Advances in medicine in the past century have resulted in substantial reductions in morbidity and mortality in the United States. However, despite these improvements, ethnic and racial minorities continue to experience health status and healthcare disparities. There is inadequate national awareness of musculoskeletal health disparities, which results in greater chronic pain and disability for members of ethnic and racial minority groups. The Sullivan Commission concluded in 2004 the inability of the health professions to keep pace with the US population is a greater contributor to health disparities than lack of insurance.
In its 2002 publication, the Institute of Medicine reported American racial and ethnic minorities receive lower-quality health care than white Americans. Because caregiver bias may contribute to disparate health care, the Liaison Committee on Medical Education and the Accreditation Council for Graduate Medical Education have issued specific directives to address culturally competent care education.
For minority populations in the United States, especially African Americans, Hispanics, and Native Americans, healthcare disparities are a serious problem. The literature documents racial and ethnic utilization disparities with regard to THA and TKA.
Total joint arthroplasty (TJA) is remarkably successful for treating osteoarthritis: most patients see substantial gains in function. However, there are considerable geographic, racial, and gender variations in the utilization of these procedures. The reasons for these differences are complex.
Rates of use of total joint arthroplasty among appropriate and willing candidates are lower in women than in men. A number of factors may explain this gender disparity, including patients’ preferences for surgery, gender bias influencing physicians’ clinical decision-making, and the patient-physician interaction.
Ethnic and Racial Factors Influencing Well-being, Perceived Pain, and Physical Function After Primary Total Joint Arthroplasty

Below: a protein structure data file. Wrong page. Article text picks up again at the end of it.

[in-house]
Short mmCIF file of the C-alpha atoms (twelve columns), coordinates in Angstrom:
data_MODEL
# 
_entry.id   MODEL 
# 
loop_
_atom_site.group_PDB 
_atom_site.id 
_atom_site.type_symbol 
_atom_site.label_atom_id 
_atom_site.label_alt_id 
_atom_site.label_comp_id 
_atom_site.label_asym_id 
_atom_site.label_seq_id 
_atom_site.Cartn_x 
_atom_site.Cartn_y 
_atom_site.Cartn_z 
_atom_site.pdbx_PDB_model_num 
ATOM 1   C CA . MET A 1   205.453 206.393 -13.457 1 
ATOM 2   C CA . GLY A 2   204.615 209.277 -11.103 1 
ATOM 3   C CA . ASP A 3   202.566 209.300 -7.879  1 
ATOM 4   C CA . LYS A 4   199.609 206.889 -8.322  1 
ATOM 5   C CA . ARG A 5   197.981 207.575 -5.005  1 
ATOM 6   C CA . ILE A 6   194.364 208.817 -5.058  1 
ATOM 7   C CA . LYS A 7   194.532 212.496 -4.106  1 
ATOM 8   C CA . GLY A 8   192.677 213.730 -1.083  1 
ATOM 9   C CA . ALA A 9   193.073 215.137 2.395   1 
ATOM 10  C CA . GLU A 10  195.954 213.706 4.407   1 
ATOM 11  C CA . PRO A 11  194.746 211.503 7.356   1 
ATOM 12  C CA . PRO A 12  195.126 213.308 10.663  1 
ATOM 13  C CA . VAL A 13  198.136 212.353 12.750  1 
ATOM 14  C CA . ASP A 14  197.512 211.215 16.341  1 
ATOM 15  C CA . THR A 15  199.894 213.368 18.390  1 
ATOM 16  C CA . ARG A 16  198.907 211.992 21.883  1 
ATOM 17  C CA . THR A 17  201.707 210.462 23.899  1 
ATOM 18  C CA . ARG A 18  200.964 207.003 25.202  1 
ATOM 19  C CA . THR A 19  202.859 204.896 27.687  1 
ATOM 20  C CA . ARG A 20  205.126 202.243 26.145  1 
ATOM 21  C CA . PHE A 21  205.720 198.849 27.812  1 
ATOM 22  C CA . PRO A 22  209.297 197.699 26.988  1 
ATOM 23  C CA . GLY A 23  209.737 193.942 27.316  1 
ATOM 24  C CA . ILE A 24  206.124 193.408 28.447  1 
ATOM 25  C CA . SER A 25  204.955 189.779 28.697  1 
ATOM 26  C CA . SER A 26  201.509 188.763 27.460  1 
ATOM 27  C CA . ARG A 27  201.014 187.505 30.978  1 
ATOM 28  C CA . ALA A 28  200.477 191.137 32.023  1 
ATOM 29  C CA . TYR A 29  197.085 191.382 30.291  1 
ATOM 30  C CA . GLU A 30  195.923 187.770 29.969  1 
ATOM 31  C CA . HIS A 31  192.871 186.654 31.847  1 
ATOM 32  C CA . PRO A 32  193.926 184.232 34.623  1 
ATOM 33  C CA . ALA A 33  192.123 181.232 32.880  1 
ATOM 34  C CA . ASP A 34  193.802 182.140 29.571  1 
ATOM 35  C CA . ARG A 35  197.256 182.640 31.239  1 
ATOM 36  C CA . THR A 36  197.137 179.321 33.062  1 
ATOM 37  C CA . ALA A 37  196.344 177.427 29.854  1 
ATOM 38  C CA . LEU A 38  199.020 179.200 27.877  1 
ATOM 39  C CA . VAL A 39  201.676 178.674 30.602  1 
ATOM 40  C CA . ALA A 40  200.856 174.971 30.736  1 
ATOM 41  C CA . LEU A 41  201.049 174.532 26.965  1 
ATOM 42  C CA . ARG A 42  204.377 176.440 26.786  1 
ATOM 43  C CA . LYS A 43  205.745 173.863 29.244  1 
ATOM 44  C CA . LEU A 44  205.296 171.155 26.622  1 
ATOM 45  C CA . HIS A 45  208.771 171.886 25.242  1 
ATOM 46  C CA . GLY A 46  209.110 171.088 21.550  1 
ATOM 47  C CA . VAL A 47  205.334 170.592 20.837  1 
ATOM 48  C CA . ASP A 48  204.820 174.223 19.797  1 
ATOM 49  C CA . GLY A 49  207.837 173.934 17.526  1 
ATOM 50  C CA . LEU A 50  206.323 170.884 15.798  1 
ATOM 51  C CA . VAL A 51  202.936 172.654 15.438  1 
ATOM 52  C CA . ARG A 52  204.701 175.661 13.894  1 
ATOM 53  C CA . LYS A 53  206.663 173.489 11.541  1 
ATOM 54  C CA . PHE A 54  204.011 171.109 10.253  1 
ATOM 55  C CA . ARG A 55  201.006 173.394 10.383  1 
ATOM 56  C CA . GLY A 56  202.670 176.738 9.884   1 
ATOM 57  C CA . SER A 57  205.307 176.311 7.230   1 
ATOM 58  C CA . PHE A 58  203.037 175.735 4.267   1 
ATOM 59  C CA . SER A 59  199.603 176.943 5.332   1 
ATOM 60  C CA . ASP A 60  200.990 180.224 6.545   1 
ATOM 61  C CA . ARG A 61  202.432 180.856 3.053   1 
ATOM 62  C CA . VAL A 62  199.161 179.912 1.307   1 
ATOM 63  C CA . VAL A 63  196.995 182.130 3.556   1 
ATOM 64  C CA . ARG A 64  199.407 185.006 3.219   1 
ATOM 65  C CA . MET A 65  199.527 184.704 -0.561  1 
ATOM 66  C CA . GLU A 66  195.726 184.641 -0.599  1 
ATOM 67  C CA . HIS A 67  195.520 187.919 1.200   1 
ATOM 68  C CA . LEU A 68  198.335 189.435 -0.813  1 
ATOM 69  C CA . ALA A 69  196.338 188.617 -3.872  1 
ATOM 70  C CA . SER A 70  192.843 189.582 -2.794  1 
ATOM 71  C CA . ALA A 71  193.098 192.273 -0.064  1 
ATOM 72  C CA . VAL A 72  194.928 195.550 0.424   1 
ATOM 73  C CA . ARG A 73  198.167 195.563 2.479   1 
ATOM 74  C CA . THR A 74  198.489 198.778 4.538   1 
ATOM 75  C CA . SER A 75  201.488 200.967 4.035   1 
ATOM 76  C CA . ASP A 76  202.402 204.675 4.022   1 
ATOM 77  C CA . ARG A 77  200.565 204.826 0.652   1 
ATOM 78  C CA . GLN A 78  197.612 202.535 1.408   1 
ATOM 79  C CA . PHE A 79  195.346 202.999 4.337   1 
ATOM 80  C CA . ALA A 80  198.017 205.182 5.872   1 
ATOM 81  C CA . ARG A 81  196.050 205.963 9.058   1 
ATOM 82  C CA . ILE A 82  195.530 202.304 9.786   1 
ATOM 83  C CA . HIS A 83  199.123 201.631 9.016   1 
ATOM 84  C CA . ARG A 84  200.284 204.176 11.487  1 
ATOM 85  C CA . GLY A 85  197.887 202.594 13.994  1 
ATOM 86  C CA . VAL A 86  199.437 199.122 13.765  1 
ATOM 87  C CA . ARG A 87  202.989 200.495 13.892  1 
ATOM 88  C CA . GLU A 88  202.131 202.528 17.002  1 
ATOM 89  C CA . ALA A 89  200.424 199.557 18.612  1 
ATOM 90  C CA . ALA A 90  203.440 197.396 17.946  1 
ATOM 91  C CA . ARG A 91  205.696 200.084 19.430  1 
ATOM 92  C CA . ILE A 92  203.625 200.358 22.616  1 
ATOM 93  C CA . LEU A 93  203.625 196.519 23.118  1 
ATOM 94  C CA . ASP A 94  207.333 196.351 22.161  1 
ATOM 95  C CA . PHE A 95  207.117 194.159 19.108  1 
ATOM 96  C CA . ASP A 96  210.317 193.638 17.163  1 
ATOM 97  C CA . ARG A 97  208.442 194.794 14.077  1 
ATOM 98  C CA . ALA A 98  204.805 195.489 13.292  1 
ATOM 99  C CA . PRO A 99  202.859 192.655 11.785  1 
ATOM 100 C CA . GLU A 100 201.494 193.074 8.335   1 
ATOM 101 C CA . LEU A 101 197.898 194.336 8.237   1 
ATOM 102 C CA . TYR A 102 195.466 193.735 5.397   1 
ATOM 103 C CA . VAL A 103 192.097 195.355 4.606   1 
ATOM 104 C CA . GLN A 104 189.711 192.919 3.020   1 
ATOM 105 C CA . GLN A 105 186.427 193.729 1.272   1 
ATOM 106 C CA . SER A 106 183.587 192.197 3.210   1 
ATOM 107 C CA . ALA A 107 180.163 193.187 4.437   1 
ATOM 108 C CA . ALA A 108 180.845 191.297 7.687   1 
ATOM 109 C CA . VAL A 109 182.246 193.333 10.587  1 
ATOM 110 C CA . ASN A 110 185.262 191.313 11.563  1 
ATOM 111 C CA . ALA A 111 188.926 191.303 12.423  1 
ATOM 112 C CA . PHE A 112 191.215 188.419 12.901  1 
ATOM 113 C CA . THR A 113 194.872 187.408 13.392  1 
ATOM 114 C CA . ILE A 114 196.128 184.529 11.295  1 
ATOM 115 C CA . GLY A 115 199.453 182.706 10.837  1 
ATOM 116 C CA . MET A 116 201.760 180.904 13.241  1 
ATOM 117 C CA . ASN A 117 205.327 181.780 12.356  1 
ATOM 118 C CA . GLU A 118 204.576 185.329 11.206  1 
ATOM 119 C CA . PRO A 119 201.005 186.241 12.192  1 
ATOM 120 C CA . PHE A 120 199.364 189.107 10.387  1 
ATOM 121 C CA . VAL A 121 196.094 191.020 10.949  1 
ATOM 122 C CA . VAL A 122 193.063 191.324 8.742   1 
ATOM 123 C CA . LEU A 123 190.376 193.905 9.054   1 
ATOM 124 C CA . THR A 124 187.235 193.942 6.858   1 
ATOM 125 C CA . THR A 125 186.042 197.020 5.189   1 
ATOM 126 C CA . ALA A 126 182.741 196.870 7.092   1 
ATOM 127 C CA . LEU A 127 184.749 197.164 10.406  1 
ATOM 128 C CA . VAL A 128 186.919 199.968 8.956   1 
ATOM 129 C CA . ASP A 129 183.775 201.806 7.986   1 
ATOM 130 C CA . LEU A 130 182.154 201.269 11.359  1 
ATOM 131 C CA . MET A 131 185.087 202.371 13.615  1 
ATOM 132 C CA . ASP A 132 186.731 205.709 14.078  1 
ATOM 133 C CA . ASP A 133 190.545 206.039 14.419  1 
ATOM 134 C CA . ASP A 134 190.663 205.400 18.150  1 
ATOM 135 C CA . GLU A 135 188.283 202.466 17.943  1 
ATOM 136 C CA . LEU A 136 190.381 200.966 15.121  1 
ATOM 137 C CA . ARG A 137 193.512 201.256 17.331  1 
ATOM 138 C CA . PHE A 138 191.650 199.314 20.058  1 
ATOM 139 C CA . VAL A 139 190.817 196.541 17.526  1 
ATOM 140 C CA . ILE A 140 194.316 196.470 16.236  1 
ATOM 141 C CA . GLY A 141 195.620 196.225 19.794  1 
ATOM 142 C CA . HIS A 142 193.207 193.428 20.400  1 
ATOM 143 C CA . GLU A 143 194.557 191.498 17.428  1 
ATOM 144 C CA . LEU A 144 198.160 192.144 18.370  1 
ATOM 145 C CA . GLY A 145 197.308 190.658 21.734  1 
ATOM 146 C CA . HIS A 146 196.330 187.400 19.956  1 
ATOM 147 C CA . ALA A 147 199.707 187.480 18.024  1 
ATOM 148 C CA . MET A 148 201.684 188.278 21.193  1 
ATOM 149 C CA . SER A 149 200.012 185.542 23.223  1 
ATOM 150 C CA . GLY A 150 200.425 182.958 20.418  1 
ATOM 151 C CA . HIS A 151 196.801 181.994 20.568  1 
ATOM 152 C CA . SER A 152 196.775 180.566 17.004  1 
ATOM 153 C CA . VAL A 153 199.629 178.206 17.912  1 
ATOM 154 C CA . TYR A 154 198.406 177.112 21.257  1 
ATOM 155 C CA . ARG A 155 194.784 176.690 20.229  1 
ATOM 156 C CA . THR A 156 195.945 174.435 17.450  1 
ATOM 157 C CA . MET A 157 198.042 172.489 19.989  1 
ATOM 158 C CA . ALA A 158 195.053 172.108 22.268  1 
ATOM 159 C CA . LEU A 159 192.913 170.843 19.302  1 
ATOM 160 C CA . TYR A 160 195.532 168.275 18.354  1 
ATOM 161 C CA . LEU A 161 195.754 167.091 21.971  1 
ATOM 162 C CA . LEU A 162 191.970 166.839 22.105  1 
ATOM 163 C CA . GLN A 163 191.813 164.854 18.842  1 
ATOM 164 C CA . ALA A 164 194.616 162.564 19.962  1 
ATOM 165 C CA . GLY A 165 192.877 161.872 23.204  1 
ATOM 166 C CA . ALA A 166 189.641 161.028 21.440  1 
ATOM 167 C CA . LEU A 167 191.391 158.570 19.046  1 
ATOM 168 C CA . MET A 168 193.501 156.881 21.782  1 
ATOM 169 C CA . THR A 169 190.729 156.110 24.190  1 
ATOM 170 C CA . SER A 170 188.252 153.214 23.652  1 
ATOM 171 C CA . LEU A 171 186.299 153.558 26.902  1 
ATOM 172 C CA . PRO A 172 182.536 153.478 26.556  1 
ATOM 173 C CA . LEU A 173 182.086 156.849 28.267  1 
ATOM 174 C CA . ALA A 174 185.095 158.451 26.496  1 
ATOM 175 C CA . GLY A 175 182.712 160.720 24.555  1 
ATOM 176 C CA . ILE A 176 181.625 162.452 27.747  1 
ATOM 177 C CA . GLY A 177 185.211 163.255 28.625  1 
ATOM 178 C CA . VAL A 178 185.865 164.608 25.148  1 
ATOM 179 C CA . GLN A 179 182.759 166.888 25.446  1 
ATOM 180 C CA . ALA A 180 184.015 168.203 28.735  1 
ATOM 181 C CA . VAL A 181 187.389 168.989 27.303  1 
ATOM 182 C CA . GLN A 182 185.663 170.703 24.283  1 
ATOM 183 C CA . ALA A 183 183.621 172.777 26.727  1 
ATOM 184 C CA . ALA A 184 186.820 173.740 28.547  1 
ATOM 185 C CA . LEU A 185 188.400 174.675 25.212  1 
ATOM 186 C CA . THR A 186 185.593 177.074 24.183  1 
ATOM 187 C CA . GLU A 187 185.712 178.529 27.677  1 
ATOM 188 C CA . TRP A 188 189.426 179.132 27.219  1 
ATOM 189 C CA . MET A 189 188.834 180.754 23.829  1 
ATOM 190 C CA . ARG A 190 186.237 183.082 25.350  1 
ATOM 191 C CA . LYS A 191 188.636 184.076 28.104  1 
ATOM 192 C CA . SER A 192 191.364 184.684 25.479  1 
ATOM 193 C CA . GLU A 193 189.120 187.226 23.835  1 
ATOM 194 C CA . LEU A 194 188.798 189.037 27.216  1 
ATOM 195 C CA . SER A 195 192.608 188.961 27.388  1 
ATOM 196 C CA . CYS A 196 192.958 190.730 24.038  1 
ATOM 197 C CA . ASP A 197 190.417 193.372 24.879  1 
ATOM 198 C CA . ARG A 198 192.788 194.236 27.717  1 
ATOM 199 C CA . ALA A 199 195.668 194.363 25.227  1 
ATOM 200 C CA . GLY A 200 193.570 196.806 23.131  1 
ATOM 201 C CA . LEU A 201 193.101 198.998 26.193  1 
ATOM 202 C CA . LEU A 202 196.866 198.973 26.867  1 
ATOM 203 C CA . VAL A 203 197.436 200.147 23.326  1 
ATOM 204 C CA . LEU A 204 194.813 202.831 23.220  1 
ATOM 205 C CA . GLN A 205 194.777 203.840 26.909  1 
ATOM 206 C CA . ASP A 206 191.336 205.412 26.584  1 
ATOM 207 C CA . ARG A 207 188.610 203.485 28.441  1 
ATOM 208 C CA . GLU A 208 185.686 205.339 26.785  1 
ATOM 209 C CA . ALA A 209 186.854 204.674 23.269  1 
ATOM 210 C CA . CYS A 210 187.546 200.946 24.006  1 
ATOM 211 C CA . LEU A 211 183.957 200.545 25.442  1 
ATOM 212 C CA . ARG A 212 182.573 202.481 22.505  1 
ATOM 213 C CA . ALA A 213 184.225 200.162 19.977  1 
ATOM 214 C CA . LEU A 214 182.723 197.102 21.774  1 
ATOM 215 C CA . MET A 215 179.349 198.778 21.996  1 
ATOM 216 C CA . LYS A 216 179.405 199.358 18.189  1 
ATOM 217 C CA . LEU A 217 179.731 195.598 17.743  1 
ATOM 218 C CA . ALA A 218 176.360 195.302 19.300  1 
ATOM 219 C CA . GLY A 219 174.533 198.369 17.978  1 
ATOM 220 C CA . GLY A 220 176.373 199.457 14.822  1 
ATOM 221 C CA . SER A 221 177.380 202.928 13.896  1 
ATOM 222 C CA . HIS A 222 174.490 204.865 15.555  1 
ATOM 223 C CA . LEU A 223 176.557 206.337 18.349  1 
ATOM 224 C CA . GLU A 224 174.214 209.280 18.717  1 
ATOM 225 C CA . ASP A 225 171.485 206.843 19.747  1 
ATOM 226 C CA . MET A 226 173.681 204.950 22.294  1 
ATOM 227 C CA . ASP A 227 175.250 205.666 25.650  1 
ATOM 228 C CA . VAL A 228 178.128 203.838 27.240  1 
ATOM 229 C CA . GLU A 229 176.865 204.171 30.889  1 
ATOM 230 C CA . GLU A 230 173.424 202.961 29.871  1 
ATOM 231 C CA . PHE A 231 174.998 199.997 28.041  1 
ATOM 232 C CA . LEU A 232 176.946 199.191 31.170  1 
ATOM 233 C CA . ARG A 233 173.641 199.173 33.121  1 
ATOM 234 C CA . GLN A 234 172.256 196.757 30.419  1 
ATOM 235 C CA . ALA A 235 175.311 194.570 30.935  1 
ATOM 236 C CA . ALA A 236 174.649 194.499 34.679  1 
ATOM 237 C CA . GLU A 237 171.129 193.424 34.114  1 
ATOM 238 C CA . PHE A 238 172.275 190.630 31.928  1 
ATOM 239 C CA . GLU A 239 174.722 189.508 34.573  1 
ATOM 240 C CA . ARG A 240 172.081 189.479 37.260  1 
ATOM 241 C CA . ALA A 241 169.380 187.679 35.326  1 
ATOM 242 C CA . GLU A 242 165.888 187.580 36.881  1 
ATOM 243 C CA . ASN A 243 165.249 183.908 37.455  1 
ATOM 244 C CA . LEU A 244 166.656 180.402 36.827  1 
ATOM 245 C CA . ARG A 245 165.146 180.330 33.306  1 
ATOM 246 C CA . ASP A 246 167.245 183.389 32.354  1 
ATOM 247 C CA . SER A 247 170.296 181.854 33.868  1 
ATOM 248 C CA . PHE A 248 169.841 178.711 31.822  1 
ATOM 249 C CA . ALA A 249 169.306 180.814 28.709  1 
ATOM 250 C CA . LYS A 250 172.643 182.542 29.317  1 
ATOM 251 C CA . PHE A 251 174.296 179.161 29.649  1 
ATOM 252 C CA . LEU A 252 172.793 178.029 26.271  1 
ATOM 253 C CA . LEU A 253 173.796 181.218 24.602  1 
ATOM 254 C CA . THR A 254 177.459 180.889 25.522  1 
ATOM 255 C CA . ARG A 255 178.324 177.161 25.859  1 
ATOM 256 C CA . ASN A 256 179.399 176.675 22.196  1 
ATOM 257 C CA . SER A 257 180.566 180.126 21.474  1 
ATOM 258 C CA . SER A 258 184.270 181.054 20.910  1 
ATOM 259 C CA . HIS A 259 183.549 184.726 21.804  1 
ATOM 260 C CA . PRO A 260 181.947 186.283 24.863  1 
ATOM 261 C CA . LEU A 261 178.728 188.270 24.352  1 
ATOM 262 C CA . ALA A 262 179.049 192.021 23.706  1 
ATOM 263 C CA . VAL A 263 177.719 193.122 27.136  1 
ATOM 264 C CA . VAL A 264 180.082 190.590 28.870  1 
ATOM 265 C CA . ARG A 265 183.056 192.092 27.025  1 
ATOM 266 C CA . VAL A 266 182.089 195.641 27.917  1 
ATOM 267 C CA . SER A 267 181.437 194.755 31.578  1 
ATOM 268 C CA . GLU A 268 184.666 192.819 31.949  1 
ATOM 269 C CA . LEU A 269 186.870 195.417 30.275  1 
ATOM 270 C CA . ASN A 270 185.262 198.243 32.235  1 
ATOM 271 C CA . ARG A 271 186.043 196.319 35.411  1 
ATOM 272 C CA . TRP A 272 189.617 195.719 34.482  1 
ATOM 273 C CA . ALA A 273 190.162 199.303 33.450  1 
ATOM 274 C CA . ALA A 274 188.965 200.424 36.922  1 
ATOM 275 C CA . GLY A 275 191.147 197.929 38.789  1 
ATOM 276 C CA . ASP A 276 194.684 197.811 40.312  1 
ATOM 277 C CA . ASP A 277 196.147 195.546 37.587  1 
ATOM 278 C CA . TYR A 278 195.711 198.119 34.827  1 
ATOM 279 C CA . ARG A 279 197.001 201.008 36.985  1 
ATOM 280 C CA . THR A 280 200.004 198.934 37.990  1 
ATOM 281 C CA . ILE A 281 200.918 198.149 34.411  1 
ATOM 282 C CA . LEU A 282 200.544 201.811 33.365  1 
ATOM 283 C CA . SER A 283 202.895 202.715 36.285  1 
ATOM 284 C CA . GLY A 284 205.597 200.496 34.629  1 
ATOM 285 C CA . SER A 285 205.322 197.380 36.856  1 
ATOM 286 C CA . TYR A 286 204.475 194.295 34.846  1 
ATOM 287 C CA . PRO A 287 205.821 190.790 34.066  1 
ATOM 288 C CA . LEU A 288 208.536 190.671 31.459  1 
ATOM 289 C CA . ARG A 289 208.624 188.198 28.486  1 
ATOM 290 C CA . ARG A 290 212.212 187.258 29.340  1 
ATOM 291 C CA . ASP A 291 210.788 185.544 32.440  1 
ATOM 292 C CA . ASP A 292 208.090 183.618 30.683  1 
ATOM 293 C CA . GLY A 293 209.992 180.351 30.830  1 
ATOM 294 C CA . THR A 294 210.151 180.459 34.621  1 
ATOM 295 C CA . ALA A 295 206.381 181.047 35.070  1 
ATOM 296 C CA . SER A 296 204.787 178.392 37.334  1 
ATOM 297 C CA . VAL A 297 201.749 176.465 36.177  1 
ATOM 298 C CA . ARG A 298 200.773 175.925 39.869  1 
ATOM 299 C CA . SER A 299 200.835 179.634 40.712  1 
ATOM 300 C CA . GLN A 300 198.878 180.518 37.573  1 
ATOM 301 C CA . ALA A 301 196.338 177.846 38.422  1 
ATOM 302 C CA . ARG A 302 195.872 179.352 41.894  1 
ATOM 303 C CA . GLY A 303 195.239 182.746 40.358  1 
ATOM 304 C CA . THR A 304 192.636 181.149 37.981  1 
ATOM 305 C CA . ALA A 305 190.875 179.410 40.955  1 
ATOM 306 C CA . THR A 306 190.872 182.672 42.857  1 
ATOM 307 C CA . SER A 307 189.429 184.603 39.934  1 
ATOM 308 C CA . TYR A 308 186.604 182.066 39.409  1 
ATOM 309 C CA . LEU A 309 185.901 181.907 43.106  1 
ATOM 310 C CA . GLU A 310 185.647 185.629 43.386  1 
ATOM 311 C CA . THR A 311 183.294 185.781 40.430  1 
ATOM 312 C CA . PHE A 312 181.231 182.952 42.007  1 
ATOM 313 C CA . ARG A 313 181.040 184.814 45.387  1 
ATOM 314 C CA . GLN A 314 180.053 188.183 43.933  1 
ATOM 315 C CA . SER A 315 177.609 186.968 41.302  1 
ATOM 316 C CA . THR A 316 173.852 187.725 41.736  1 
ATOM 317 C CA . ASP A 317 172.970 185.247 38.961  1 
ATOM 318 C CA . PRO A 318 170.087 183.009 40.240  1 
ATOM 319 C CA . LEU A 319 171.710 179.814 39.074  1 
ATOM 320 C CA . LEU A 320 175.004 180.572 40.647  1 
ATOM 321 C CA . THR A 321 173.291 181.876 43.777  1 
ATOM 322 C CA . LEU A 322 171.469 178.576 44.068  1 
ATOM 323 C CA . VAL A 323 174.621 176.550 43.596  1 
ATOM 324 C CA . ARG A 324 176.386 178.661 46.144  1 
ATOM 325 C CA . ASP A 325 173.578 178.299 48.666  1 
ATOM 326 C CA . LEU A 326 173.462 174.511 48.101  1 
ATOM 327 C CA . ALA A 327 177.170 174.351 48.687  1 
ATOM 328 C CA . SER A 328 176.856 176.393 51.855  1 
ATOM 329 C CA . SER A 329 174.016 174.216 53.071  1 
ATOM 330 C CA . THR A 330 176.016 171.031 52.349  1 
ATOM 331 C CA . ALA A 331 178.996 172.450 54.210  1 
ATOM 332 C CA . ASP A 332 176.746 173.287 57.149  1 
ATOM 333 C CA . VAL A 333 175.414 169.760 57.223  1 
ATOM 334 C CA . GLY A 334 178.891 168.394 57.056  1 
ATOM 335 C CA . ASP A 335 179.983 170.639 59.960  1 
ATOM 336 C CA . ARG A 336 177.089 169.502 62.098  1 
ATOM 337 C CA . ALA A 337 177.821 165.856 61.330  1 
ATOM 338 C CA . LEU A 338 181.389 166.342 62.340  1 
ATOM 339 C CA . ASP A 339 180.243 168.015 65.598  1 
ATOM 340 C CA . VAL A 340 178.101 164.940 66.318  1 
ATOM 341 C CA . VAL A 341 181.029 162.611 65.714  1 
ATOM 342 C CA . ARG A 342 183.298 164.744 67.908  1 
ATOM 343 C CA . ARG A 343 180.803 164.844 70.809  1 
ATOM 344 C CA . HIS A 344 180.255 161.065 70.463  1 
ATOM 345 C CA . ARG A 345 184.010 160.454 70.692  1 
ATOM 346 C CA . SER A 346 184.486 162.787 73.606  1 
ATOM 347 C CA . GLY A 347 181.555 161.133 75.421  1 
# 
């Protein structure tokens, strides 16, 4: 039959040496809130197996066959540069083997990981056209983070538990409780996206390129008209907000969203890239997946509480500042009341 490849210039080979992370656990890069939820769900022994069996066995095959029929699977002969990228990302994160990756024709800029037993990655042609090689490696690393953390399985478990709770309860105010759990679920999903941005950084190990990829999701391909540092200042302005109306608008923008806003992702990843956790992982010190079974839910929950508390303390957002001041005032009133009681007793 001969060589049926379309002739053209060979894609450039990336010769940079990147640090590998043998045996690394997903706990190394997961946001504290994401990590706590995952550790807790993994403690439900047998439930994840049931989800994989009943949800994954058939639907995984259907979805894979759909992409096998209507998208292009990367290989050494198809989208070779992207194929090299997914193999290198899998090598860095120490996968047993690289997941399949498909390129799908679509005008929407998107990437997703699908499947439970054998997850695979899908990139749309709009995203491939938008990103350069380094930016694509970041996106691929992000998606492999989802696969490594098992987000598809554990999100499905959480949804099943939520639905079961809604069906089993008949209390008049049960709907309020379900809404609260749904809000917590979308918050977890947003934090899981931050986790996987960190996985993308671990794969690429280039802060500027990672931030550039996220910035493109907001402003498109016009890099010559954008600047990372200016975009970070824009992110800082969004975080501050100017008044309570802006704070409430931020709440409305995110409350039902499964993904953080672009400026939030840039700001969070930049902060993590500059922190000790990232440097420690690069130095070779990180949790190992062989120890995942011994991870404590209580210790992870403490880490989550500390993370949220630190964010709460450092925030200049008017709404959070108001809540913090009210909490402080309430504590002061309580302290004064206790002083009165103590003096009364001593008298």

Studies suggest, even when controlling for disease severity, socioeconomic status, education, and access to care, racial and ethnic minorities receive lower-quality health care and have worse perceived pain and function before and after total joint arthroplasty.
Implant Survival, Knee Function, and Pain Relief After TKA: Are There Differences Between Men and Women?
As efforts continue to improve the results of TKA, the potential influence of sex and gender on long-term survival of implants, knee function, pain relief, and patient satisfaction remains relevant, particularly given the increased incidence of osteoarthritis of the knee in women and reports that women derive equal benefit from TKA.
Gender-specific differences in knee and hip anatomy have been well documented. Although it has been accepted these differences exist, there is controversy regarding if and how these differences should be addressed with gender-specific implant designs.
Substantial pain prevalence is as high as 40% in community populations. There is consistent evidence that racial/ethnic minority individuals are overrepresented among those who experience such pain and whose pain management is inadequate.
Prevalence rates of most musculoskeletal pain conditions are higher among women than men. Reasons for these prevalence disparities likely include sex differences in basic pain mechanisms and gender differences in psychosocial factors.
The patient population served by orthopaedic surgeons is becoming increasingly more diverse, but this is not yet reflected in our workforce. As the cultural diversity of our patient population grows, we must be adept at communicating with patients of all backgrounds.
Biologically derived (sex-based) and behaviorally influenced (gender-based) disparities exist in knee osteoarthritis and treatment with TKA.
Many authors report racial and ethnic disparities in total joint arthroplasty. The extent and implications, however, are not fully understood.
Osteoporotic fractures are a major public health issue. The literature suggests there are variations in occurrence of fractures by ethnicity and race.